Telephoning from the big booth in the sky
They've taken away the old-fashioned phone booth from street corners here on earth. But, bless them, they've given it wings and a wide body and a jet engine, and created a big pay phone in the sky.
With something like the awe that greeted the first rocket to the moon, American, United, Delta, and all the rest have announced that, while cruising at 30,000 feet, you can reach out and touch your Aunt Millie, or anybody else in the United States - at the truly caring rate of $7.50 for the first three minutes.
The invention of the Great Flying Phone Booth has brought things to a climax for people who already spend a good many of their waking hours thinking about their telephone - like you and me.
Once upon a time, as you may or may not remember, we didn't give a thought to our phones except when we used them.
The telephone was a black, squat instrument with an elementary dial. The only choice you faced was whether to get fancy and enshrine your little black box on the odd piece of furniture known as a telephone stand - or just leave it there on the floor, the way everybody else did.
Then the telephone began to get sophisticated - and life began to get complicated. First came the color phone, to be color-coordinated with your refrigerator or bathtub, as the case might be. Soon you had to decide whether to hang your avocado special on the wall or not. The next big dilemma: Should you buy extension cords or new-fangled phone jacks?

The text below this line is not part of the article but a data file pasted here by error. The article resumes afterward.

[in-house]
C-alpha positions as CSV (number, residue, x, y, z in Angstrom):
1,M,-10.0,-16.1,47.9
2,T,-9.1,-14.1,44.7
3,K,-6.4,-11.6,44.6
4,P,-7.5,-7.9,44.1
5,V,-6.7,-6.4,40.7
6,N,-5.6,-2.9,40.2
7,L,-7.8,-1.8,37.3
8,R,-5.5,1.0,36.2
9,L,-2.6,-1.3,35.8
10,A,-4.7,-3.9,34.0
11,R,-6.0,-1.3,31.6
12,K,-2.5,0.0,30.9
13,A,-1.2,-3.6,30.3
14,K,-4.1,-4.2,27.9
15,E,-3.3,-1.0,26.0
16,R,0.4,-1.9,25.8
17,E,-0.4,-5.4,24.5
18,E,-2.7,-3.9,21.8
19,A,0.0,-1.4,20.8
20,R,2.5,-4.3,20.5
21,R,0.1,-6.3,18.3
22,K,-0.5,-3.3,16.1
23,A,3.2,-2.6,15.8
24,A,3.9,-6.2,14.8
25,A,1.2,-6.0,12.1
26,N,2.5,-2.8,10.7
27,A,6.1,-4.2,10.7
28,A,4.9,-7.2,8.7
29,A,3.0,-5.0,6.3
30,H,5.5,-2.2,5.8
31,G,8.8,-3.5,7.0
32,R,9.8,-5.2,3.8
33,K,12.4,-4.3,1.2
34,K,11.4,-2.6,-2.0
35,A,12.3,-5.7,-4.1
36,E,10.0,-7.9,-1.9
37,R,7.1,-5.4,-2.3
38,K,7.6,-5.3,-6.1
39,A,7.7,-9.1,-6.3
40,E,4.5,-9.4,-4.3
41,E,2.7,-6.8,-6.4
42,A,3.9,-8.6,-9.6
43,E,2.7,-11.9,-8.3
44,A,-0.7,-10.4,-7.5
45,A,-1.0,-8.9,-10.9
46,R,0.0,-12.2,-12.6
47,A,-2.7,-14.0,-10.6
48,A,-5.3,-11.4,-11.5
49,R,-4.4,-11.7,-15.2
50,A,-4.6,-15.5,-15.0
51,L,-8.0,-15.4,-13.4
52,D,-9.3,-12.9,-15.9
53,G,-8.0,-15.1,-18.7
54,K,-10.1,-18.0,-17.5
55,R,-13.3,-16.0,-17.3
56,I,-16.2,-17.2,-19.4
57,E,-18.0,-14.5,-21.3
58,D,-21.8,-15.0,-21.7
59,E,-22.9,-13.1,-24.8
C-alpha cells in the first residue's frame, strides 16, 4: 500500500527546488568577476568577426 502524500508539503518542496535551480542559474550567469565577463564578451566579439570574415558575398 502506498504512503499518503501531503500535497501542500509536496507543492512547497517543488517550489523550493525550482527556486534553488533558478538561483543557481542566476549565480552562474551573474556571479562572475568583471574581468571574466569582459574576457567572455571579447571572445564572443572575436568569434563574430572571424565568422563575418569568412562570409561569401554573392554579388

Before you knew it, the optional sound of the push button filled the land. Beep. BEEP. BEEP. Beep....
Decisions! Decisions! Your mind buzzed like a party line on Saturday night. Things couldn't get worse.
But they did, didn't they? Suddenly we were torn from the arms of Ma Bell and sent into the streets to attach ourselves to foster mothers with cold-sounding names, like MCI and Sprint.
Taking responsibility for your telephone has become practically a full-time career. The mailbox overflows with ''special deals.'' You can't turn on the TV without Cliff Robertson or Burt Lancaster or Joan Rivers touting this system or that. In the end, you find yourself spending so much time and energy weighing the options that you have no time or energy left to call your Aunt Millie, or anybody else. And what would you talk to them about, anyway - besides, of course , the topic of the telephone?
Why, it's enough to make you hook up an answering machine - and never play the messages back. As usual, the result of being granted too many choices is not power but helplessness. No wonder the high flyers grab for the pay phone in the sky to restore some sense of domination over this pesky technological slave that so often seems to enslave us.
Maybe the last phone-user who really felt in charge was that fellow who shouted into the very first mouthpiece, ''Mr. Watson, come here, I want you.''
As for the rest of us, our best chance at telephone-power is to take the thing off the hook. If Alexander Graham What's-his-name wants us, he'll just have to put it in writing.